From this week forward, Nov. 7 in Santa Fe will officially be known as Jason Silverman Day to highlight and celebrate the cultural contributions from the Center for Contemporary Arts’ Cinematheque Director, Jason Silverman. Mayor Alan Webber issued the proclamation at an event earlier this week.

"Jason has created programs for our region that have served more than 800,000 people, including festivals celebrating African, Latino and Native American culture, partnerships with dozens of our region's schools and organizations, and innovative education programs serving thousands of local students," the proclamation reads.

Perhaps most notably, Silverman directed and produced the award-winning 2015 documentary Sembene! about the life of activist-filmmaker Ousmane Sembene. He tells SFR he's indeed quite flattered, and that the honor coming from a community he loves so much is almost overwhelming, but there's much work to be done.

"Santa Fe is a very special place because it attracts interesting newcomers who are generally interested in something more than material gain," he says. "There are a lot of artists and deep thinkers that come here, and the city has to find ways to integrate this new energy with this generations-deep history."

Film seems as good a way as any, particularly given its cultural and artistic cachet and ability to connect people from different backgrounds. Cinema, as it stands, is one of the few art forms most everyone has in common. In Santa Fe, Silverman says, where traditions are innumerable and varying cultures come together, the opportunities to connect and educate through movies are nearly endless.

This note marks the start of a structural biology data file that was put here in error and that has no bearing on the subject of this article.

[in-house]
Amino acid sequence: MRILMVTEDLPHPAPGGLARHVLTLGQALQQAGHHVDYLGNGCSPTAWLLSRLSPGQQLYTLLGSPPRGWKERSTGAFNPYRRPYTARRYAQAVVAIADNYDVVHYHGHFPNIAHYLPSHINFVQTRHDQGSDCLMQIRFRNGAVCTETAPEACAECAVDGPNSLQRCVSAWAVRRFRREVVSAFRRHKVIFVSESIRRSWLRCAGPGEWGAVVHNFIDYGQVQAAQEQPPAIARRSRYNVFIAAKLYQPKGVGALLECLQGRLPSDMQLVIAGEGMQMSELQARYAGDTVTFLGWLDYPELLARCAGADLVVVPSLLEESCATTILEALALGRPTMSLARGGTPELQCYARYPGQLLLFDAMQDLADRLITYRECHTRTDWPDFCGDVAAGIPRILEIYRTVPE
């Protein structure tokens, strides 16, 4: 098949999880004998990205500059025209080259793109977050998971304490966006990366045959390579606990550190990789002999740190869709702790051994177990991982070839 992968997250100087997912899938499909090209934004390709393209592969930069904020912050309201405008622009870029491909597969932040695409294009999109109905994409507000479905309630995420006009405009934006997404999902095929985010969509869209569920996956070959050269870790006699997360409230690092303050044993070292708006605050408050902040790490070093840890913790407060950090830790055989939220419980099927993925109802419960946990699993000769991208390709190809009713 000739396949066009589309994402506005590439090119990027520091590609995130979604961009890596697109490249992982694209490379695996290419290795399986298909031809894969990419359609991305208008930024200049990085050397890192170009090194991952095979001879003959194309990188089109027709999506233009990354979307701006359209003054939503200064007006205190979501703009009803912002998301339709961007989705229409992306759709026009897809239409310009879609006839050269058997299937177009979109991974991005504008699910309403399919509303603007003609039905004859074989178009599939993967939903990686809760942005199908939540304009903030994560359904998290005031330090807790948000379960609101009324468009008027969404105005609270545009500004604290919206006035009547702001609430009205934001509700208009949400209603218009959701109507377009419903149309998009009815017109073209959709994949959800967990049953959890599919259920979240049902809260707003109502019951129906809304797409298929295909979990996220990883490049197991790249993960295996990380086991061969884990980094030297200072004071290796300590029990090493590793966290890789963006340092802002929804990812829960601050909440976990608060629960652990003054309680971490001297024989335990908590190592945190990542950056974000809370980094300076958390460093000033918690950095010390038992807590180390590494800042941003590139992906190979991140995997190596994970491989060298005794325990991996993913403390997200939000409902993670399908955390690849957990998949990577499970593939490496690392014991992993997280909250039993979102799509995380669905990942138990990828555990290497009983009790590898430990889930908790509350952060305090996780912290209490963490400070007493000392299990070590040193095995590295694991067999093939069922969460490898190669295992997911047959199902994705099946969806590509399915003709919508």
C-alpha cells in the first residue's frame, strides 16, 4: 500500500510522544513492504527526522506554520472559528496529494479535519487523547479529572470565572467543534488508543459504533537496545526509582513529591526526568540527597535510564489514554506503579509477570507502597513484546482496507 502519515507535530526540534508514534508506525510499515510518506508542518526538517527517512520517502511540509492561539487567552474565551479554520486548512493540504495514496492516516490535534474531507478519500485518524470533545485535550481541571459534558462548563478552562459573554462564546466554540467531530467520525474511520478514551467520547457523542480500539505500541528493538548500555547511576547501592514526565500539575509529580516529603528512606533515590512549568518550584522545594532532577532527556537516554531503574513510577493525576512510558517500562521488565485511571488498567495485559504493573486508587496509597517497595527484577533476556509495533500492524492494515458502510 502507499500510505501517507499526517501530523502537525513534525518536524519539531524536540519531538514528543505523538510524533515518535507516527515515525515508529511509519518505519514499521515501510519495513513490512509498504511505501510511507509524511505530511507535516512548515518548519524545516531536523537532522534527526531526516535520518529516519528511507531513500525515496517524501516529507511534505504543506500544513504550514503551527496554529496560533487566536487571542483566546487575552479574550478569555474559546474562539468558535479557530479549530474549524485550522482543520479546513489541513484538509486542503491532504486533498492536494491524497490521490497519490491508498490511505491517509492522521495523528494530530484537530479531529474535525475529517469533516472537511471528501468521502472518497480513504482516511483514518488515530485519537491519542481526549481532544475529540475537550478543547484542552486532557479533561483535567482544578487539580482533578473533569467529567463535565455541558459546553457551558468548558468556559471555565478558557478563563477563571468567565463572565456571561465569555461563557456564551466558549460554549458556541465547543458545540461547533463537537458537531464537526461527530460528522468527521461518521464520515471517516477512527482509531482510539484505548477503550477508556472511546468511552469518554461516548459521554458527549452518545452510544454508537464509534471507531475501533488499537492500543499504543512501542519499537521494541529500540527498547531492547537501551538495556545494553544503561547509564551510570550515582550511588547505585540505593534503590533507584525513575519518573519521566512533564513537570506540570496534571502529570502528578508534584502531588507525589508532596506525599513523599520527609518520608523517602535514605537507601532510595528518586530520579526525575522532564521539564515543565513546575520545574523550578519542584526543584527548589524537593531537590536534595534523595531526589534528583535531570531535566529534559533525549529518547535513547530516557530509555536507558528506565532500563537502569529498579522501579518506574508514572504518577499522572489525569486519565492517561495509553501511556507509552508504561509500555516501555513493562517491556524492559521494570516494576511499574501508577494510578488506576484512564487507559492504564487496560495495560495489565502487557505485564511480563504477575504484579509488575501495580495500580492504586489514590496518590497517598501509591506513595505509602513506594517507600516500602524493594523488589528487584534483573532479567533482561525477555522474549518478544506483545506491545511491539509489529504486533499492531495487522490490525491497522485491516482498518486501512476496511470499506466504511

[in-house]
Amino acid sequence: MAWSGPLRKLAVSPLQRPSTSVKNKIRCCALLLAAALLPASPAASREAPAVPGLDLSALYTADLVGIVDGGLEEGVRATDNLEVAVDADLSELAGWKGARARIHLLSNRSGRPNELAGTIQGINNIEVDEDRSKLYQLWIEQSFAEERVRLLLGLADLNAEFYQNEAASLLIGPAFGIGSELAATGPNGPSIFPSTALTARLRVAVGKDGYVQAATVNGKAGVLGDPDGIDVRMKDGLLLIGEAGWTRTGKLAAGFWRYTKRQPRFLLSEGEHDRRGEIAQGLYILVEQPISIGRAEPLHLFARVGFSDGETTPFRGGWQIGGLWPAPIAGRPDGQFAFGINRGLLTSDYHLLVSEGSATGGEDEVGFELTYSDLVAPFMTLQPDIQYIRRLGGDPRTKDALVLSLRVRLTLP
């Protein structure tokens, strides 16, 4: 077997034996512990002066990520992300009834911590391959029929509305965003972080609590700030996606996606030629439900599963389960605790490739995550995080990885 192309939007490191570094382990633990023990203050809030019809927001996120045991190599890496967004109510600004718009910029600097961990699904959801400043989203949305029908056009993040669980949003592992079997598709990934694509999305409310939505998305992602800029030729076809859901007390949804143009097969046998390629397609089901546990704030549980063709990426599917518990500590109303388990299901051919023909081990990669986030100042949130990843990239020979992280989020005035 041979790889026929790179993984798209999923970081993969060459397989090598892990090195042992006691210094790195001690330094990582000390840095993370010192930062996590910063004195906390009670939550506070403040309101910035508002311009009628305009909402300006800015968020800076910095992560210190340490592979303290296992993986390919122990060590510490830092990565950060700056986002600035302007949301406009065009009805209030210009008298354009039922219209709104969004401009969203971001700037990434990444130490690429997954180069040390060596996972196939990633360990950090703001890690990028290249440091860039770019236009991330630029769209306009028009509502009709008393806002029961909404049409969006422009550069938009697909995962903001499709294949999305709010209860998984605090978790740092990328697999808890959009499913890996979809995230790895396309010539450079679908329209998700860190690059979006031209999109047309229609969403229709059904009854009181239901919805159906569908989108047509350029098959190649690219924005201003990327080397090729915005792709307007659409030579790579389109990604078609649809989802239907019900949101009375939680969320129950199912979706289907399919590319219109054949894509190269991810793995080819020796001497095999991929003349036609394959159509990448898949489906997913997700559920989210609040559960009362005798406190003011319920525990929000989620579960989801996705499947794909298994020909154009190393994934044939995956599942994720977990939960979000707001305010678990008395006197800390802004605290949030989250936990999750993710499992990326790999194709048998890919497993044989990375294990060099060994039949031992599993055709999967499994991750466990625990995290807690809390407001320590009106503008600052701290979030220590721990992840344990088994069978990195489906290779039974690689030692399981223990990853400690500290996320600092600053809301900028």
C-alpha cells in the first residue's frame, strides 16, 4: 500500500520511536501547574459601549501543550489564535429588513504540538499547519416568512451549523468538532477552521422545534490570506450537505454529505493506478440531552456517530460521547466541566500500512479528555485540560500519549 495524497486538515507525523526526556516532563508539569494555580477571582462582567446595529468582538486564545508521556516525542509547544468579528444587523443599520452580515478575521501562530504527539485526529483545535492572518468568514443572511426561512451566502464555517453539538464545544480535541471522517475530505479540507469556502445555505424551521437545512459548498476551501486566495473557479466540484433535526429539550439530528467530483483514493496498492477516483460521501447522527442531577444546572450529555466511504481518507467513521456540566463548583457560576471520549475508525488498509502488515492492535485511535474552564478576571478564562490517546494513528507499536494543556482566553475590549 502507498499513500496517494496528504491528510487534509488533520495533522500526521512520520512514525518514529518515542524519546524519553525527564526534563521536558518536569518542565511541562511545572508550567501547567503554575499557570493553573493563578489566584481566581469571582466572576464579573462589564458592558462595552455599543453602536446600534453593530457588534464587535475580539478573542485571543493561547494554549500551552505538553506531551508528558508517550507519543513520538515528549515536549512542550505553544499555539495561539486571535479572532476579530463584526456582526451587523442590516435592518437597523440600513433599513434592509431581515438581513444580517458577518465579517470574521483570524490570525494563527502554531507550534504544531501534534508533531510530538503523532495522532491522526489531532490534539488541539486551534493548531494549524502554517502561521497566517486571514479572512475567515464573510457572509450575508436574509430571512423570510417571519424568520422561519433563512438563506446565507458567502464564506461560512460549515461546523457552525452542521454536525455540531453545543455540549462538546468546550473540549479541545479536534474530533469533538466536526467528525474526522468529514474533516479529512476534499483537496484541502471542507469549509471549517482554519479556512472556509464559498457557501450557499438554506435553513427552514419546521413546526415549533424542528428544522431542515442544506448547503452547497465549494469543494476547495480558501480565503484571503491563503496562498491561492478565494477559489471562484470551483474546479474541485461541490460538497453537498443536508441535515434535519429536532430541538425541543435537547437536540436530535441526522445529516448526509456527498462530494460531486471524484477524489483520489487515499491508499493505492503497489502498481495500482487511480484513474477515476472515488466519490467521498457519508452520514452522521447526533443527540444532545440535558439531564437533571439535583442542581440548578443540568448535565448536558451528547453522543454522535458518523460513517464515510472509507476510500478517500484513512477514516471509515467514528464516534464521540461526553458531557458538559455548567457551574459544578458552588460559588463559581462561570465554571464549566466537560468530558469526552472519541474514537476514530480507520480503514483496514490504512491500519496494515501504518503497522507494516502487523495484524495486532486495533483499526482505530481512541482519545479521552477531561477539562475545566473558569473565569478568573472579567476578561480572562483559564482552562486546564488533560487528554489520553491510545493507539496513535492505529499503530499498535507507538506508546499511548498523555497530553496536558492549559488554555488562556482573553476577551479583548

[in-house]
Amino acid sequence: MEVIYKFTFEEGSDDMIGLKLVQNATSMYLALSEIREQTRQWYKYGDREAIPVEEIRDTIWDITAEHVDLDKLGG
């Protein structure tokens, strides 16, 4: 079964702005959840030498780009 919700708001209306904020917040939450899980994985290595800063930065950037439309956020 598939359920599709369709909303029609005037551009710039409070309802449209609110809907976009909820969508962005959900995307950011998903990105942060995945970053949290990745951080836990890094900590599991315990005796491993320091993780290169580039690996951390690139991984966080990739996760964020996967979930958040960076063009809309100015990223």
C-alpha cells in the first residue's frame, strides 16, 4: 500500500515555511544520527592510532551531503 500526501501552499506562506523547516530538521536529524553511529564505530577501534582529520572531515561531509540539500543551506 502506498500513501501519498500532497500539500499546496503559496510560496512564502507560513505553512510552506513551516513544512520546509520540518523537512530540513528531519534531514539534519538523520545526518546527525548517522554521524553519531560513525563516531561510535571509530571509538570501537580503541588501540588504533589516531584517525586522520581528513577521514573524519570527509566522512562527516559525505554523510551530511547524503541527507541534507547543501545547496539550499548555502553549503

"There is a really interesting tension between the old and the new here in Santa Fe. There is an interesting tension between ethnicities and class issues. There is just a lot of richness in that friction," he explains. "Santa Fe is not as segregated as a lot of places in America, so there is opportunity for more interaction, and it makes for a really vibrant robust, and sometimes confusing culture—but it's real."

Silverman has also provided Santa Fe youths myriad opportunities to engage with film. In 2012, he implemented the CCA's Youth Partners Program, which provides discussion opportunities with community leaders about film. The CCA served approximately 1,600 kids last year, and Silverman says he anticipates this year to be even larger. Notable speakers thus far have included filmmakers like Mark Levinson, Michael Dax from Defenders of Wildlife and poet Jamie Figueroa.

"We bring schools to the theaters, and we have an educational library with really interesting films that feature real-life heroes as opposed to the superheroes you see at the Regal theaters," he says. "The guest speaker instructs the kids in groups so they can try to solve different problems."

Otherwise, it’s a matter of providing true cinema to the people of Santa Fe. 

"The goal with the CCA and our cinema program has pretty much been the same for 15 years, and that's to give people a place to connect, have deep experiences and develop the want to do better and better," Silverman adds. "For my program, it's about growth, and the program has grown a lot."

For now, Silverman gladly acknowledges the honor, though humbly insists Nov. 7 is still just another work day.

"There's a dinner on Thursday night, so there's that, but I'll be helping my kid with his college applications." He says. "But to get recognized in Santa Fe which is one of the greatest cultural centers of the universe, by a city government that is trying to be in-tune with the community, is pretty deep."